Myanmar rebels coordinate northern attacks 

Rebel armies in Myanmar have killed at least 15 people, mostly soldiers, in attacks on a military academy and other government targets in the country’s supposedly stable heartland, according to the authorities.

The Northern Alliance of powerful armed groups, which control large areas near the Chinese border, claimed responsibility for the attack yesterday (Thursday) on the Defence Services Technological Academy in the colonial hill station Pyin Oo Lwin in western Shan State, where army engineers train and other attacks.

The Burmese military’s reports and the death tolls it provides are always difficult to confirm because of limitations on media freedom in the repressive state.

“We assume they carried out the attacks as the Tatmadaw seized tonnes of drugs a few weeks ago, ” a military spokesman said. Last month the authorities said they launched a major drugs crackdown in Kutkai in Shan State.

The Golden Triangle, between China, Myanmar, Thailand and Laos, is a multibillion hub for heroin and methamphetamine production.

Army spokesman Tun Tun Nyi said soldiers were fighting rebels near the Gokteik railway bridge built under British colonial rule and a tourist attraction.

A bridge across the Goktwin valley had been destroyed and the township’s drugs police office had been burned down, he said. 

Fighting was reported at a highway toll to Lashio, the largest town in Shan state.

“They killed seven soldiers in Goktwin, two at the toll gate and police and civilians too,” Tun Tun Nyi said. Military reports of death tolls are often misleading.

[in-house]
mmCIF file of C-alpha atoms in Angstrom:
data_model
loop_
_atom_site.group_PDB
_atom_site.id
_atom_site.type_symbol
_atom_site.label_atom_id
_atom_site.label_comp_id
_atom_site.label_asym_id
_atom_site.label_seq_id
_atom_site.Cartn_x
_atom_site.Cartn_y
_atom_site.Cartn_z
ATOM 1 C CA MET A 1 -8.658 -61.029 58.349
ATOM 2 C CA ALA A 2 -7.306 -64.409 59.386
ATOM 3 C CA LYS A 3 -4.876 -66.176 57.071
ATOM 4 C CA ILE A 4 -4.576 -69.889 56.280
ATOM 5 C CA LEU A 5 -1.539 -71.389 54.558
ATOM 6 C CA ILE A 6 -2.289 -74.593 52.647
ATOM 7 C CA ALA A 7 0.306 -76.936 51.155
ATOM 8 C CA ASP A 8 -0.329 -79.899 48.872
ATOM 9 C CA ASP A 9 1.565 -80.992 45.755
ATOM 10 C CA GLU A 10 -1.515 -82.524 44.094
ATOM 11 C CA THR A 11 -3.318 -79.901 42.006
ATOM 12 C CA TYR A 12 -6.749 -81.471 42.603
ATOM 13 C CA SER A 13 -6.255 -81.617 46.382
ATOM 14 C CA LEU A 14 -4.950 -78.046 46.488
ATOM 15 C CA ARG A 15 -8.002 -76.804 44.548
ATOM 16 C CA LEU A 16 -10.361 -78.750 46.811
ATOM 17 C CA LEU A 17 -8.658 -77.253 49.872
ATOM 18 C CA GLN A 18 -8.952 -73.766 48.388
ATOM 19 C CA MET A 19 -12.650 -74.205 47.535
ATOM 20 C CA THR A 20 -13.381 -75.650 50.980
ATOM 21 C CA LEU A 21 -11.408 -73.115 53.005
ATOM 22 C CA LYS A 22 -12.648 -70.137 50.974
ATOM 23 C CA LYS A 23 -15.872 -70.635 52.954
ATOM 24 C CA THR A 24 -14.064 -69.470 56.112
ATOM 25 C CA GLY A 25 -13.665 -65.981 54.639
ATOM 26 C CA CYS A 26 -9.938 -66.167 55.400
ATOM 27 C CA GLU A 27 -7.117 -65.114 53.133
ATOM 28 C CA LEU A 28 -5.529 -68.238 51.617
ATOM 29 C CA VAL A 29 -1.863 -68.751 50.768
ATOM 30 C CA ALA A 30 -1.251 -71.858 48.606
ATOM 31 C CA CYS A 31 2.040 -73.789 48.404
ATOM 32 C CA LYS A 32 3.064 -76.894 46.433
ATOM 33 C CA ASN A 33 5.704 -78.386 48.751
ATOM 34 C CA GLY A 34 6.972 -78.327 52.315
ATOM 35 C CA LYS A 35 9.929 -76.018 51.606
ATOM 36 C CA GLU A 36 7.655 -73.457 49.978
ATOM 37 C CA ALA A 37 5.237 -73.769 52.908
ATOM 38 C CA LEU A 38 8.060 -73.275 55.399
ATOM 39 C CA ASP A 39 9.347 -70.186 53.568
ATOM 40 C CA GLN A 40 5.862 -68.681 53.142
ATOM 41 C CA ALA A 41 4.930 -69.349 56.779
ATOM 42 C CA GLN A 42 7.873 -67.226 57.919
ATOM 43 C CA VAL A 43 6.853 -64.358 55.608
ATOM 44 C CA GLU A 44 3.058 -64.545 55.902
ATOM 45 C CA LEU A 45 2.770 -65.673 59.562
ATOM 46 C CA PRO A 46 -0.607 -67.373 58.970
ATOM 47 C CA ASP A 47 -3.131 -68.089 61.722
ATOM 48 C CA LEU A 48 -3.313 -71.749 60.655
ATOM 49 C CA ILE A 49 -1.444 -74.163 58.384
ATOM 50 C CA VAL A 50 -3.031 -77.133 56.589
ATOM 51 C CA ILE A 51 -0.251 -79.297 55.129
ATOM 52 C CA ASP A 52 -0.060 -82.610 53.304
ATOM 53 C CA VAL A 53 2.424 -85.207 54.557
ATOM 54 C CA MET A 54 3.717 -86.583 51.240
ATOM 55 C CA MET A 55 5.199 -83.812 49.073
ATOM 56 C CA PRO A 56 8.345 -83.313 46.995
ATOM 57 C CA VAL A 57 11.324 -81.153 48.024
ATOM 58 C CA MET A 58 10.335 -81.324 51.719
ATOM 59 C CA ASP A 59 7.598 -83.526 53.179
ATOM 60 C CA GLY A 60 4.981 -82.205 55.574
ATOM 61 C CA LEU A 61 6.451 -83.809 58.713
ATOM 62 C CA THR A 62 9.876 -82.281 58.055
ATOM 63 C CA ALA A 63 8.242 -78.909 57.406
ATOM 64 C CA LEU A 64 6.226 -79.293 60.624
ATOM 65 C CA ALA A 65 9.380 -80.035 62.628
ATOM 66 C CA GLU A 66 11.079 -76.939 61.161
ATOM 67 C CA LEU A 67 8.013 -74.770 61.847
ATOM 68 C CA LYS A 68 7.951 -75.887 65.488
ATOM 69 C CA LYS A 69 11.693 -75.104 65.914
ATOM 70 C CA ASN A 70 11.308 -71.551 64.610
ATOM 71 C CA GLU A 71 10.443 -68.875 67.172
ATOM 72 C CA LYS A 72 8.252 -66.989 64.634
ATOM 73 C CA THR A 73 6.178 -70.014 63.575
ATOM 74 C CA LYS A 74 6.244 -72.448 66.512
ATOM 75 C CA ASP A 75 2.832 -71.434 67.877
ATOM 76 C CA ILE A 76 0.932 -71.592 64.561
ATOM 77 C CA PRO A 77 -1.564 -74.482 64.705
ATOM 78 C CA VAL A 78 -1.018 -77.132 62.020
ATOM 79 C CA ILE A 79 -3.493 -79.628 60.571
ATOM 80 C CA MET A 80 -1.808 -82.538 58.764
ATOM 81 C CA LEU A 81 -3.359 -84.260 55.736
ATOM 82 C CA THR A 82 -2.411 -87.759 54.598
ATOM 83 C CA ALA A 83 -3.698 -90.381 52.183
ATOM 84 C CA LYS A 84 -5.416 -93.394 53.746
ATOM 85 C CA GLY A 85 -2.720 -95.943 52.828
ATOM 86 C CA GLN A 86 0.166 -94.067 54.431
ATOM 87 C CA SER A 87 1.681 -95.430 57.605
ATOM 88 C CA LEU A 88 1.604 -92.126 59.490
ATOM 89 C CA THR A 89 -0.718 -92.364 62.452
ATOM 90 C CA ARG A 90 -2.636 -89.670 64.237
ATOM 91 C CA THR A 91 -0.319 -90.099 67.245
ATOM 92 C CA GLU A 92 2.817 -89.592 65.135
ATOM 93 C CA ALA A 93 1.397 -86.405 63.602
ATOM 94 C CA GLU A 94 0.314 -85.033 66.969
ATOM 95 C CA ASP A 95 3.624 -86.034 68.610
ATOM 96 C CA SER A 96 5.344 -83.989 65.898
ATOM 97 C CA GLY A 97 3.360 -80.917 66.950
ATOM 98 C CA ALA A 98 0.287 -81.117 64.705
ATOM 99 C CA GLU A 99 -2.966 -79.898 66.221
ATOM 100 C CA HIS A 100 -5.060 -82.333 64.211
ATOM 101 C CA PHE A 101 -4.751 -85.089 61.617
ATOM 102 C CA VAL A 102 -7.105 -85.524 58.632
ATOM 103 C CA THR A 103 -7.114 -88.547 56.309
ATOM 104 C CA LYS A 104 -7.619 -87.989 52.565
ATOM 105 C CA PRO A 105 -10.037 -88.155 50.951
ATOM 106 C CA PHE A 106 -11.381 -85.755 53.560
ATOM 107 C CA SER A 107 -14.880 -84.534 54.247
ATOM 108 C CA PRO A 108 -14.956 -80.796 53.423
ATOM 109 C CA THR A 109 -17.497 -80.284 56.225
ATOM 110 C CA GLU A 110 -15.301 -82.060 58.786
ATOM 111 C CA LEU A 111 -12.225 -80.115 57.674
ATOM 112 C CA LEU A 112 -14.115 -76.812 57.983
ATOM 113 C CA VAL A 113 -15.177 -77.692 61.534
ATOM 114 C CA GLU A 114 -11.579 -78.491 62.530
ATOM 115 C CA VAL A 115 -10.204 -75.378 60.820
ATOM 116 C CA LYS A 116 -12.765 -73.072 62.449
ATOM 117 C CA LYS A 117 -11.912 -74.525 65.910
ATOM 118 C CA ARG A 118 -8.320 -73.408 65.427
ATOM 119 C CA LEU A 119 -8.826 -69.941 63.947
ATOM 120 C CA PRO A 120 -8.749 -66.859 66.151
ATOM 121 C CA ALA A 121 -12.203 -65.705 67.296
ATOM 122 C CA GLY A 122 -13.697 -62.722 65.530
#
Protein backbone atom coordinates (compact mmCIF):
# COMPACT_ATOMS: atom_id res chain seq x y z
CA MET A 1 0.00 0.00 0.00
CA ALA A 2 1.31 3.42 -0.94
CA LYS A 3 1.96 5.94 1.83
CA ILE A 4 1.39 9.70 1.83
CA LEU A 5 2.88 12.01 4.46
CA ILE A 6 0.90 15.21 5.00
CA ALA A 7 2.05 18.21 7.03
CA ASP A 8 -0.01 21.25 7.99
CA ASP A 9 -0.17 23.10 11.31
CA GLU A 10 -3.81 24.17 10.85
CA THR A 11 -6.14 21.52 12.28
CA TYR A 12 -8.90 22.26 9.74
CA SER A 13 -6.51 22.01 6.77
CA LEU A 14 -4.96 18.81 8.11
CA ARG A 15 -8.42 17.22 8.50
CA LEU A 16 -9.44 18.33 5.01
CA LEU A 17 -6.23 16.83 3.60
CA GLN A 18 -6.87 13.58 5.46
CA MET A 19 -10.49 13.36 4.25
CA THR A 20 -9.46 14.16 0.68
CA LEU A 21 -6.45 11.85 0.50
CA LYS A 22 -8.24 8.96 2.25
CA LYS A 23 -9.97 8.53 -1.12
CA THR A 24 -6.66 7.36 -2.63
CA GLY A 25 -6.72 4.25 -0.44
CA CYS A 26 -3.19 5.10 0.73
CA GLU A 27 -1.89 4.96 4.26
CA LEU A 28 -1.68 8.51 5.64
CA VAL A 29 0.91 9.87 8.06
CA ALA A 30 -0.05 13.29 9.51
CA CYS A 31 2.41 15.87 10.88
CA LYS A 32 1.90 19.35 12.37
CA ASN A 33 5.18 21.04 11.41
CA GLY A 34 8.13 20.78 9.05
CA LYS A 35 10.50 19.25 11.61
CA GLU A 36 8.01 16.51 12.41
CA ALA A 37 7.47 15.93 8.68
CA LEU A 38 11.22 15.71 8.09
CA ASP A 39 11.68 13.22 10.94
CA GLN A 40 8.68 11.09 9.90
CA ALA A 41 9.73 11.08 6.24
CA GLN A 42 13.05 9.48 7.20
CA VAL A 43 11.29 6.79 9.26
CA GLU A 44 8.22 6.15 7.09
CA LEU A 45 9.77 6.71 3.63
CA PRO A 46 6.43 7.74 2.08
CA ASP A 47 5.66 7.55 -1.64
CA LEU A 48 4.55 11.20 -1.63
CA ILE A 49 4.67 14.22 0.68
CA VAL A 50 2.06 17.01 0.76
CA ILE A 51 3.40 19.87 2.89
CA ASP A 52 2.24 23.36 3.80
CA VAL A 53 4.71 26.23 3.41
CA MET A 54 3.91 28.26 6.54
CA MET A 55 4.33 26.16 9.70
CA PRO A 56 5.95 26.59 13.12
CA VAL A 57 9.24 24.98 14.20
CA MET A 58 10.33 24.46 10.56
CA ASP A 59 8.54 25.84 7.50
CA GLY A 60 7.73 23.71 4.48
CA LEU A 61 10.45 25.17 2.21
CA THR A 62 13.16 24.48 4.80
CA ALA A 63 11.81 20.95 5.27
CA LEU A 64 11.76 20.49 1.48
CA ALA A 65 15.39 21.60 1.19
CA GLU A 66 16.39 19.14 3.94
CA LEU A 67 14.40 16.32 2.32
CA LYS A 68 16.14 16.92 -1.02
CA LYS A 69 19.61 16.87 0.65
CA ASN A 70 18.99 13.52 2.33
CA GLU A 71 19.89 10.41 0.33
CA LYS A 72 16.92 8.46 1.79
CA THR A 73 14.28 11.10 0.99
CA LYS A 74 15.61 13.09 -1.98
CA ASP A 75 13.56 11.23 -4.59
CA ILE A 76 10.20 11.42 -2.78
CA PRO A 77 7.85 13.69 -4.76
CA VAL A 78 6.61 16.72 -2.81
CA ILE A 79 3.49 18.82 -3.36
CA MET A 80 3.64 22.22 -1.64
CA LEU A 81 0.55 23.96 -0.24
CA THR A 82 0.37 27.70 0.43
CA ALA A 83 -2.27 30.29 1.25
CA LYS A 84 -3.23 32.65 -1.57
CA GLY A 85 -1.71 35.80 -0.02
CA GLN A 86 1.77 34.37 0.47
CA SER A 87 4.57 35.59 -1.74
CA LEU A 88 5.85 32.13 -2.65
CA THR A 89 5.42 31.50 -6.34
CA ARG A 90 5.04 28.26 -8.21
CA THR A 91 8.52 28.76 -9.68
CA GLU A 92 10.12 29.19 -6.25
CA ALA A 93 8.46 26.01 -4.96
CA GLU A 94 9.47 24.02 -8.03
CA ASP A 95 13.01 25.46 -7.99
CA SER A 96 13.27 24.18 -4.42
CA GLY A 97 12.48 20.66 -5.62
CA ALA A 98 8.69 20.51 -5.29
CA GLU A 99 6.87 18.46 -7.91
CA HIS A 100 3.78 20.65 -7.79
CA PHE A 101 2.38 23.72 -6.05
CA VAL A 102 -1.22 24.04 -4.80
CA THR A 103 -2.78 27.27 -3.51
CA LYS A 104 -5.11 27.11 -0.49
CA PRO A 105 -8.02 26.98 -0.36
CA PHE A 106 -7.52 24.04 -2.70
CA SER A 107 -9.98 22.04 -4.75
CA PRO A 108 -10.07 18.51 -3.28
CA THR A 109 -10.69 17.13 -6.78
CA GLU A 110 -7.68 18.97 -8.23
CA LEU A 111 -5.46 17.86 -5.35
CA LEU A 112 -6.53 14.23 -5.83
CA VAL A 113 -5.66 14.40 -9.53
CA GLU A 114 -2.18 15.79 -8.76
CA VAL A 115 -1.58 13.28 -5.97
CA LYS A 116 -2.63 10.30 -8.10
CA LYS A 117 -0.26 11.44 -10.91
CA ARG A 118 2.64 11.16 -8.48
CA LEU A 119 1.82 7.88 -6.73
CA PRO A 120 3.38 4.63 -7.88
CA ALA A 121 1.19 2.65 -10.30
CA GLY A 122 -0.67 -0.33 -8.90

Pyin Oo Lwin, a tourist attraction near Mandalay, had been unaffected by the decades-long conflict, which has mostly taken place in rural areas.

Rebels groups have been fighting the government – and often between themselves – for land and resources since the end of the Second World War. 

A ceasefire was recently supposedly extended until August 31.

The Ta’ang National Liberation Army (TNLA), one of the groups in the Northern Alliance, said it was responding to government incursions into rebel-held areas.

“We aim to change battlefronts, as the Burmese military is increasing offensives in ethnic areas,” a TNLA spokesman Mong Aik Kyaw said, according to Reuters.

“The Aung San Suu Kyi-led … government is trying to make peace, but nothing can happen if the military doesn’t participate in it.” 

Attacks in previously peaceful areas is a setback for State Counsellor Suu Kyi, who has been promising to bring peace to the country since taking office in 2016.

She promised to prioritise peace talks with rebel armies that combined outnumber her armed forces but the 74-year-old has always failed to offer details about how this will be achieved. Suu Kyi said she would revive the Panglong Agreement, signed by her father, Aung San, before he was assassinated.

The agreement was reached in Panglong, southern Shan State, between Aung San and the Shan, Kachin and Chin representatives on February 12, 1947. The deal accepted “full autonomy in internal administration for the frontier areas” and envisioned a federal union. It is celebrated in Myanmar as Union Day each February 12. 

But conflicts rage across Kachin and Shan states in the north and Rakhine State on the Bangladesh border as Suu Kyi has proved powerless to prevent military offensives into rebel-held areas.


The Ta’ang National Liberation Army. The ethnic armed groups are powerful and wealthy. Picture credit: YouTube